At Salisbury, Ct.
The hike to Lions Head on the section of the Appalachian Trail that passes through Salisbury is high on my list of the best half-day hikes in Connecticut. If you like to hike and haven’t done this one, well, it is a must-do. From the little dirt parking area off Route 41 to the Lions Head lookout is 2.7 miles, 5.4 miles round trip. For many people, I’ve found, myself included, a hike of 4 to 6 miles is just right most days – not too long and tiring, but just long enough to make it worth while and get some real exercise. Lions Head is a moderately steep climb that reasonably fit adults and most children can do in a few hours. Hiking the trail one day we came upon a conga-line of middle-school students with their teacher. They seemed happy. Of course, who wouldn’t be happy to be hiking the Appalachian Trail on a 70-degree sunny day in May – and not in a classroom?
This hike packs a lot in a comparatively short distance; a forest with a rich mix of species and some wonderful old trees; a couple of brooks to treat the eye; woodland wildflowers and birds, a terrific view from the top. Watch for some nice American beeches, old hemlocks, a big white birch and several massive oaks. Wild geranium and starflower bloomed along the edges of the trail today, and deep-pink sheep laurel blossoms brushed our shoulders in places. Our bird of the day was the veery, that cousin of the American robin, with its pleasing combination of cinnamon back and gray-white belly. I thought I heard a raven croak several times, but never got a look. Can’t count that one.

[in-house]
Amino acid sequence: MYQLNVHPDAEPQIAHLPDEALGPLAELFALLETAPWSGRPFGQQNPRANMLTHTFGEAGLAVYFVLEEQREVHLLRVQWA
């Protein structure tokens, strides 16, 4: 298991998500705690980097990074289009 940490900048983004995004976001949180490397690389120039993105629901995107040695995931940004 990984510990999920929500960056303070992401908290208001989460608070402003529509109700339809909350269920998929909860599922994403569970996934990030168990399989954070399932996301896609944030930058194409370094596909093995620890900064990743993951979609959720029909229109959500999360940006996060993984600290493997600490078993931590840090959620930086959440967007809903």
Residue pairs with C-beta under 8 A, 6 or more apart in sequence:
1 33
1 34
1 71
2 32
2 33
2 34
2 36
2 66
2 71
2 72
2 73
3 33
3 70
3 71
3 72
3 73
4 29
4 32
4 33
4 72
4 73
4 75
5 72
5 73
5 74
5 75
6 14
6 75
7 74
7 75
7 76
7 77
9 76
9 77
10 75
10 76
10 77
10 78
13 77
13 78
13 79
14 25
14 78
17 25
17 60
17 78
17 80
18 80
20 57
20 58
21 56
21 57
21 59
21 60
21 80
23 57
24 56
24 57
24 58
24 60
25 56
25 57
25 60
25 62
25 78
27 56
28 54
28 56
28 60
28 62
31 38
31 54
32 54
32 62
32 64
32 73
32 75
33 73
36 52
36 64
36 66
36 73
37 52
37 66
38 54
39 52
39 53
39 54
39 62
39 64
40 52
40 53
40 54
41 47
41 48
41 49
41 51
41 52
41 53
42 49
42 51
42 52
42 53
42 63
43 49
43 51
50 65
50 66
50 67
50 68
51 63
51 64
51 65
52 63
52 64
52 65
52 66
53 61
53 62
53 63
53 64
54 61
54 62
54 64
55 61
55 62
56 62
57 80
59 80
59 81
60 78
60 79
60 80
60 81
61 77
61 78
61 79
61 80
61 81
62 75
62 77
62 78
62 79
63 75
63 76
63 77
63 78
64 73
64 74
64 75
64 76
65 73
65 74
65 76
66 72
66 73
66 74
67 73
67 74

A big part of the appeal of this trail of course is the view from Lions Head lookout, elevation 1,738-feet. The view northeast to southeast is miles of rolling Litchfield Hills, Prospect Mountain and Canaan Mountain among them. You’ll see farms, country estates, and several of the state’s nicest lakes – Wononscopomuc and the Twin Lakes. You could spend an hour with binoculars identifying this or that in the distance. Yes, that’s the private Salisbury School on the hilltop off in the distance to the east. Add to that views north to the Berkshires and west to the Taconics, and for sure it is a very special vantage point.
As for the name Lions Head, I read somewhere that the exposed rock outlook in fact is supposed to resemble a lion’s head. I’ve not been able to discern the resemblance myself, but maybe I haven’t found the right vantage point. Guess that is another reason to keep hiking.